You want to know the secrets of great speech design? There’s really only one. It’s what you know. To stand in front an audience and deliver a cracking speech that leaves them asking for more – you need to know … well what exactly?
Know Your Audience
Your audience is the great unknown. It’s the hardest to know but the most important.
Imagine you’re asked to stand in as a speaker at the last minute. You know nothing about your audience, walk into the room and …
You could deliver your proven keynote. Is that really for the best? The chance you’ll connect with your audience is low.
Why not take time getting to know your audience? They could discuss a question in pairs and share conclusions. This need not take long. It offers you an opportunity to find out what they know and to gauge mood and responsiveness.
Usually, you have more information but it is still helpful to gauge your audience’s mood. There are many ways to build a positive relationship with your audience, even where you already know a lot about them.
Your audience could be people you know well. Your hosts may provide information. Can you rely upon this knowledge? Pre-meeting research may be as valuable as direct observation at the meeting, eg if you know they are people in the same profession.
Know Your Business
You deliver your speech as a business owner. So, you need to know your business. Most business owners know aspects of their business but have blind spots. What do you know about your branding, products and services, proposition, problem and market?
Be clear about the basics. What business are you in? I coach business owners in local marketing. I position myself as a coach but I could be a marketer or storyteller. Because I talk about marketing and storytelling, some people believe I do one or both. You see the potential for confusion?
When you deliver a speech as a business owner, keep your business in mind. You aim to do justice to yourself and your business. Your speech should leave your audience hungry to know more. You can do this without spending a lot of time describing your business. Be in command of your material, particularly as it relates to your business.
Know Your Topic
Research your topic. One frequent mistake is to focus solely on one type of raw material, so here is an overview of possible sources.
- You can learn a lot about how to structure your talk from traditional stories. How to introduce emotion and tension, add relevant detail.
- Historical material provides ideas for stories.
- Experiences of friends, family, customers and others.
- Case studies show how you work with customers.
- Personal stories introduce yourself and the values underlying your business.
- Business or product origin shows how you and your associates built your business or a new product or service.
- How things work, including recipes and instructions.
- Data and statistics – how do you present these to make a point without overwhelming your audience?
You see the range of skills you can bring into play, to compile a compelling talk.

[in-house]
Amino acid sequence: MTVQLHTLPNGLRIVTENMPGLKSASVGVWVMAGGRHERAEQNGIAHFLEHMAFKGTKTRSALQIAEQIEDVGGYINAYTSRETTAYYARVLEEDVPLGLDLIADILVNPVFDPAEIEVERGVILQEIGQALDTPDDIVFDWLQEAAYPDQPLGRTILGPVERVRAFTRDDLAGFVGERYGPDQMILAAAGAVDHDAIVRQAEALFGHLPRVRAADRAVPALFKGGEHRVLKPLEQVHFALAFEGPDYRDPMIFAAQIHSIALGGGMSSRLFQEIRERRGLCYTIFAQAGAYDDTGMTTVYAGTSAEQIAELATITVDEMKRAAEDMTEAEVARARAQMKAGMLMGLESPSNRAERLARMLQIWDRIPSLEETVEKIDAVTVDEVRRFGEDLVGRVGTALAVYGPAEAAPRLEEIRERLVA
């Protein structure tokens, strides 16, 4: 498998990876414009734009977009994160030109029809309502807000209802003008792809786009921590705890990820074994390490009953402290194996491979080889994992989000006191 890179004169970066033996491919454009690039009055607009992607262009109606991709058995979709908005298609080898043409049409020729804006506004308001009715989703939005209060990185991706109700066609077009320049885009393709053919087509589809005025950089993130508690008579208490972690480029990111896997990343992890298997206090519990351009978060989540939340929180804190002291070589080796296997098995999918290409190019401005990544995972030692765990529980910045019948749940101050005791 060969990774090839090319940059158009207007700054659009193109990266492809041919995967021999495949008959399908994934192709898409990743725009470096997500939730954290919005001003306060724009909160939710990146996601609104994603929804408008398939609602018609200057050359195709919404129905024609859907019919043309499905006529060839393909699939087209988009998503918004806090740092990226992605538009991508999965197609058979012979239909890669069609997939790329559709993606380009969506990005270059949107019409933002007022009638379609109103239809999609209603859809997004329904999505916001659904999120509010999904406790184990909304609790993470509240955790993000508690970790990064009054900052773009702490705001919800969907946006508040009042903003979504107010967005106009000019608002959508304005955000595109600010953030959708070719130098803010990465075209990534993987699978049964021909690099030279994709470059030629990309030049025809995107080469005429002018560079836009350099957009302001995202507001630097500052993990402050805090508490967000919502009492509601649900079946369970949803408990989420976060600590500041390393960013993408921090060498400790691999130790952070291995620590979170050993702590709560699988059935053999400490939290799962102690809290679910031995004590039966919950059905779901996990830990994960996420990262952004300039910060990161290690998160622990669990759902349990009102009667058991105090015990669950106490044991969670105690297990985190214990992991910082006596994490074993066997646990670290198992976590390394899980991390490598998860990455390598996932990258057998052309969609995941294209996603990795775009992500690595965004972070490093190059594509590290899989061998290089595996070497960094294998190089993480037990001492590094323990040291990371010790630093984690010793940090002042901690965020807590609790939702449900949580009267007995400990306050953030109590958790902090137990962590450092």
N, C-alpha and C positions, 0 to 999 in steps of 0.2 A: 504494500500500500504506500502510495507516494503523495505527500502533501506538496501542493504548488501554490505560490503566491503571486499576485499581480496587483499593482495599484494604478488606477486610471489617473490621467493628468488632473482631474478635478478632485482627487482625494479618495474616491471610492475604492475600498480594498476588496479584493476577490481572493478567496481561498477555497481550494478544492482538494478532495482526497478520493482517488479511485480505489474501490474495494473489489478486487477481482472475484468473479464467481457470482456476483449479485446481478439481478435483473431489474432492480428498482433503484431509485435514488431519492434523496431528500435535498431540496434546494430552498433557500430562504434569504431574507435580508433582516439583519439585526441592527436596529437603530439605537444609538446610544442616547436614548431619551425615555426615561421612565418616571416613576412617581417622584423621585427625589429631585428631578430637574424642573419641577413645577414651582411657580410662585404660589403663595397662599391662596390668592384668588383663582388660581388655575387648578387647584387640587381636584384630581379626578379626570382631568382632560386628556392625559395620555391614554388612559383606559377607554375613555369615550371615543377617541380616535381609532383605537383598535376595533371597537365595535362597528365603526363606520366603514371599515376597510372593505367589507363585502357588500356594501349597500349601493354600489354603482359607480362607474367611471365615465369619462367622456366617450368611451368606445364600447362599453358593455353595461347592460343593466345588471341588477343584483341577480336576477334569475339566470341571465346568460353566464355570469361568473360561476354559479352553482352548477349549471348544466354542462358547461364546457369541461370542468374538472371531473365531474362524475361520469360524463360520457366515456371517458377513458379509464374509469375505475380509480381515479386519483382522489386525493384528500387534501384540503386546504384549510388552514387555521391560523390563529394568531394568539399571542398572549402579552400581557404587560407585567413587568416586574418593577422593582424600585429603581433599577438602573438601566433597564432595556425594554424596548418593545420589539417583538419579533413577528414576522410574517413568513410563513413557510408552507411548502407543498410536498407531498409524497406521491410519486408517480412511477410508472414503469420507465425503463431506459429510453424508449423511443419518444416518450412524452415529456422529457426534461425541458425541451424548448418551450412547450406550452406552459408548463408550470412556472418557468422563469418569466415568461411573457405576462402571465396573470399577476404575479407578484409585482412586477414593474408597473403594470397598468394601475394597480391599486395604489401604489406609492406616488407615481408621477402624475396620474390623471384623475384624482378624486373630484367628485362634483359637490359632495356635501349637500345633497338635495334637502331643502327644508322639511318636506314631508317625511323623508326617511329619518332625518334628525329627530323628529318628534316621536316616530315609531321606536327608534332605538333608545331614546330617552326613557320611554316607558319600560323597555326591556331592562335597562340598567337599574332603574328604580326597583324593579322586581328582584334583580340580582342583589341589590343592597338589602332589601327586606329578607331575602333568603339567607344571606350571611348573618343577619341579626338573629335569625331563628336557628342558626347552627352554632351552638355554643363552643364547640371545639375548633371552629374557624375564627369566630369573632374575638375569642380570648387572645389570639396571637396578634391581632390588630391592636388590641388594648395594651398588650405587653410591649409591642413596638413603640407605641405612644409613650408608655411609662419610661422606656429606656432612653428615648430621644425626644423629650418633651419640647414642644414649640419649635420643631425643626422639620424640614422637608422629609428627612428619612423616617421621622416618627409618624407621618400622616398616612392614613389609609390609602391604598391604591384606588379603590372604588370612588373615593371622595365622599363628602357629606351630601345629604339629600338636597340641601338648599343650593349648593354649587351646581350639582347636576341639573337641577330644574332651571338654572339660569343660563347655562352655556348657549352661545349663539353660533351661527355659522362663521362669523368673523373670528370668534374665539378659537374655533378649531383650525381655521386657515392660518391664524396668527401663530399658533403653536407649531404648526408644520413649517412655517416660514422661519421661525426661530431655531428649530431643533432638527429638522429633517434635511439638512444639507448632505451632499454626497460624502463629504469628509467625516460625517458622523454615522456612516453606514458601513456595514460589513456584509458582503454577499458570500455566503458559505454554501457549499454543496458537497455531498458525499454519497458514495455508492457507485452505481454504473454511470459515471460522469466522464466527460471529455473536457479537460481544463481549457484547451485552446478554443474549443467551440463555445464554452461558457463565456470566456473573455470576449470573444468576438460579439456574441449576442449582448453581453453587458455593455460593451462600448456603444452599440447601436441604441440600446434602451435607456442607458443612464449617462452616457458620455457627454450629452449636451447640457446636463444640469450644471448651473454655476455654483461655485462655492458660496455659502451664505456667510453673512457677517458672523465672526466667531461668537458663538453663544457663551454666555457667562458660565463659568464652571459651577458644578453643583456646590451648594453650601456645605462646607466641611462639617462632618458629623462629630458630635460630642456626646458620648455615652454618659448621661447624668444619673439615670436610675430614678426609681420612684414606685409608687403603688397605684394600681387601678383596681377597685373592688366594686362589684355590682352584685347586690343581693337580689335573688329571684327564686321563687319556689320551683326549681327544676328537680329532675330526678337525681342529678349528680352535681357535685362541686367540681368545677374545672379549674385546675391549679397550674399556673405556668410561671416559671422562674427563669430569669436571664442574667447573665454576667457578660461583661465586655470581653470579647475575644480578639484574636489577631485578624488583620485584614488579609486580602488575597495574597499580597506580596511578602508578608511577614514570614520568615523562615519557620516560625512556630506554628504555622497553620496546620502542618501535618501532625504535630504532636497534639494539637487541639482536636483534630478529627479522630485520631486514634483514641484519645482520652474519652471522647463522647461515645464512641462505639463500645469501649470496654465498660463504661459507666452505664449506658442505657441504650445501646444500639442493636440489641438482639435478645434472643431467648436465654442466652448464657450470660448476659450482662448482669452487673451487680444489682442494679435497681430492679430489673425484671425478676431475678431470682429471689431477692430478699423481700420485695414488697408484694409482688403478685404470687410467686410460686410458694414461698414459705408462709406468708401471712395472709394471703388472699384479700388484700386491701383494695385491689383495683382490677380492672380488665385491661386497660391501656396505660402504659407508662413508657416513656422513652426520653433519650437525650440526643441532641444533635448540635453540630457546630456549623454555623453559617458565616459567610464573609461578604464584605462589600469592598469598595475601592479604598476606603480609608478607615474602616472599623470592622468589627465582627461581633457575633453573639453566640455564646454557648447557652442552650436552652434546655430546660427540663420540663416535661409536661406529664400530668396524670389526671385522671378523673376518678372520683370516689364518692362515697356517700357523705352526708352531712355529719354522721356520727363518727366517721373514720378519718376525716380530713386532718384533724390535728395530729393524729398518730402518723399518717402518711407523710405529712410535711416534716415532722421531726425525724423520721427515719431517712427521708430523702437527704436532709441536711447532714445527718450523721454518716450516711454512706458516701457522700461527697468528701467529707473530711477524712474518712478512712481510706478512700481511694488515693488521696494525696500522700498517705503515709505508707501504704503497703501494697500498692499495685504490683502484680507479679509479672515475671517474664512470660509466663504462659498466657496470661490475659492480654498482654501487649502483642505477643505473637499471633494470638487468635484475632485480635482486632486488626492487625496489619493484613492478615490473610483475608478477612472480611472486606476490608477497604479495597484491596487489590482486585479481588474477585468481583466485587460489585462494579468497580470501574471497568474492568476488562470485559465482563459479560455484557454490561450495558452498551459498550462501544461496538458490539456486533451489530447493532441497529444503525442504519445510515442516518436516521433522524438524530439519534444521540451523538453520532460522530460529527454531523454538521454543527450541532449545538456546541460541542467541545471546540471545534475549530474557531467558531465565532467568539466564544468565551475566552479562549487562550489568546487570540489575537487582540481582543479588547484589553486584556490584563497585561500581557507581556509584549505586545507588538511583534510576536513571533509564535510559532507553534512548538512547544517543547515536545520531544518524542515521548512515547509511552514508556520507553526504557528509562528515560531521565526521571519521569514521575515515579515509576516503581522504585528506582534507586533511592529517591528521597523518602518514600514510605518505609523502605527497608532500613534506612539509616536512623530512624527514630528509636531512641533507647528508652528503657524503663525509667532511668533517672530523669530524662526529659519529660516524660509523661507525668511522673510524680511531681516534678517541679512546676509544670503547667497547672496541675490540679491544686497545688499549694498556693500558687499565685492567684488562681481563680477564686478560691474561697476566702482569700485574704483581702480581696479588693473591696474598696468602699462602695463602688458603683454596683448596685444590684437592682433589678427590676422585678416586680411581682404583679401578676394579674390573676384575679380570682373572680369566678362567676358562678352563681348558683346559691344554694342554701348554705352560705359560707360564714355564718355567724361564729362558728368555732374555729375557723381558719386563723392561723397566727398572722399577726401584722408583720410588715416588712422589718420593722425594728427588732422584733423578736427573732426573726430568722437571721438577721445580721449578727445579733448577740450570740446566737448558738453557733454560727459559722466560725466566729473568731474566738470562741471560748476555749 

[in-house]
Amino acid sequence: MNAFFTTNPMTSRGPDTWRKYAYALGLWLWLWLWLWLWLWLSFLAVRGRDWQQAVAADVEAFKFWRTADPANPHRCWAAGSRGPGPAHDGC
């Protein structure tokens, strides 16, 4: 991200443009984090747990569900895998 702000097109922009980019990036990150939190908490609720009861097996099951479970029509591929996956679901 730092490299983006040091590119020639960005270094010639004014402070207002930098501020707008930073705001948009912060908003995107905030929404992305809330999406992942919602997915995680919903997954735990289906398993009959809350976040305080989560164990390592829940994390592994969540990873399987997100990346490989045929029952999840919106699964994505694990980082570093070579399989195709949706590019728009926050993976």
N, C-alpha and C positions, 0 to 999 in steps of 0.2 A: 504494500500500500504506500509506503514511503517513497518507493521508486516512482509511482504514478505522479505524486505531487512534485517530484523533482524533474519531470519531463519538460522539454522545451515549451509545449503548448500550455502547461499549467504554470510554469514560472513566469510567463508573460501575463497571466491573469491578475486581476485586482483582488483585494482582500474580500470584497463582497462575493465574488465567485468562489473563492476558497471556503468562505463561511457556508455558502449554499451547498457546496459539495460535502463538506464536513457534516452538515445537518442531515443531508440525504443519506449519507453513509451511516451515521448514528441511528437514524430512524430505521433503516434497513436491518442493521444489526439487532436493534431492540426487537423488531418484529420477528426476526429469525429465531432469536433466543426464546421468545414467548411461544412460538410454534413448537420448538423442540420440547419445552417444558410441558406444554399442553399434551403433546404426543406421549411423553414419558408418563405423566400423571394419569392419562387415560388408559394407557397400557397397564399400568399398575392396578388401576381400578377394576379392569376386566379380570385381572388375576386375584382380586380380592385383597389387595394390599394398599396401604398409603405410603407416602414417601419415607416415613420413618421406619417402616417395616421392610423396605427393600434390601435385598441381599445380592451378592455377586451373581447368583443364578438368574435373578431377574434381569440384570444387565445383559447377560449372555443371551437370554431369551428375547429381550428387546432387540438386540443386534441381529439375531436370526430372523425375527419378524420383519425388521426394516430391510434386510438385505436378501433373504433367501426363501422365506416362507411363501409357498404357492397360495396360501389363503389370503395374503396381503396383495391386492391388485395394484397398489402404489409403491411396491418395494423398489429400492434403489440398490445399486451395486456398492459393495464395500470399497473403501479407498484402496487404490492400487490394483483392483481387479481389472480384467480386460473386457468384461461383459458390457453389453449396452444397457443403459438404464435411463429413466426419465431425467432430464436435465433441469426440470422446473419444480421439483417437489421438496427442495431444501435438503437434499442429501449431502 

Know Your Desired Outcome
Be clear about what you want from your audience. If you sell from the stage, you are clear. Your problem is how, not what. You are likely too, to be in a minority. Many people dislike the idea of selling from the stage.
If you seek significant commitments of time, money or energy, learn how to sell from the stage. “Buy from me because I’m brilliant” is unlikely to be effective. Use a narrative that brings some in the audience to the point where they’re ready to buy. Your narrative shows you understand their problem and offer a solution.
For smaller commitments, selling from the stage is easier. You may have a story to tell and your speech from the stage whets appetites for your book. The challenge is not persuading people to buy so much, as suggesting what they might do if they buy the book. Is there a next step and if so, what is it?
Sometimes it’s better to find interested people and offer a smaller step. This helps where your offer may not suit everyone. Arrange to meet face-to-face and find out whether there is a good fit, to tailor your offer to each need. Coaches often use this approach.
You don’t want to make a sale or get the audience to do anything? Think again! Why deliver this talk? What change do you seek in your audience’s thinking? What new insights do you want them to take away? It’s your responsibility to guide their thinking. Could you offer a question to discuss or think about at home? How can they follow up your talk? Your keynote is not an information dump, get your audience to take action. Otherwise, what is the point?
To deliver a brilliant keynote, understand your audience, know what your business offers, assemble material to use during your talk and decide what change you want to see.
As you dig deeper into one, it implies changes in all four. You may find you circle around these four several times. When your plans are good enough, try your keynote with a real audience.
Maybe you need a step-by-step plan? Come back next week to find steps to create a brilliant keynote.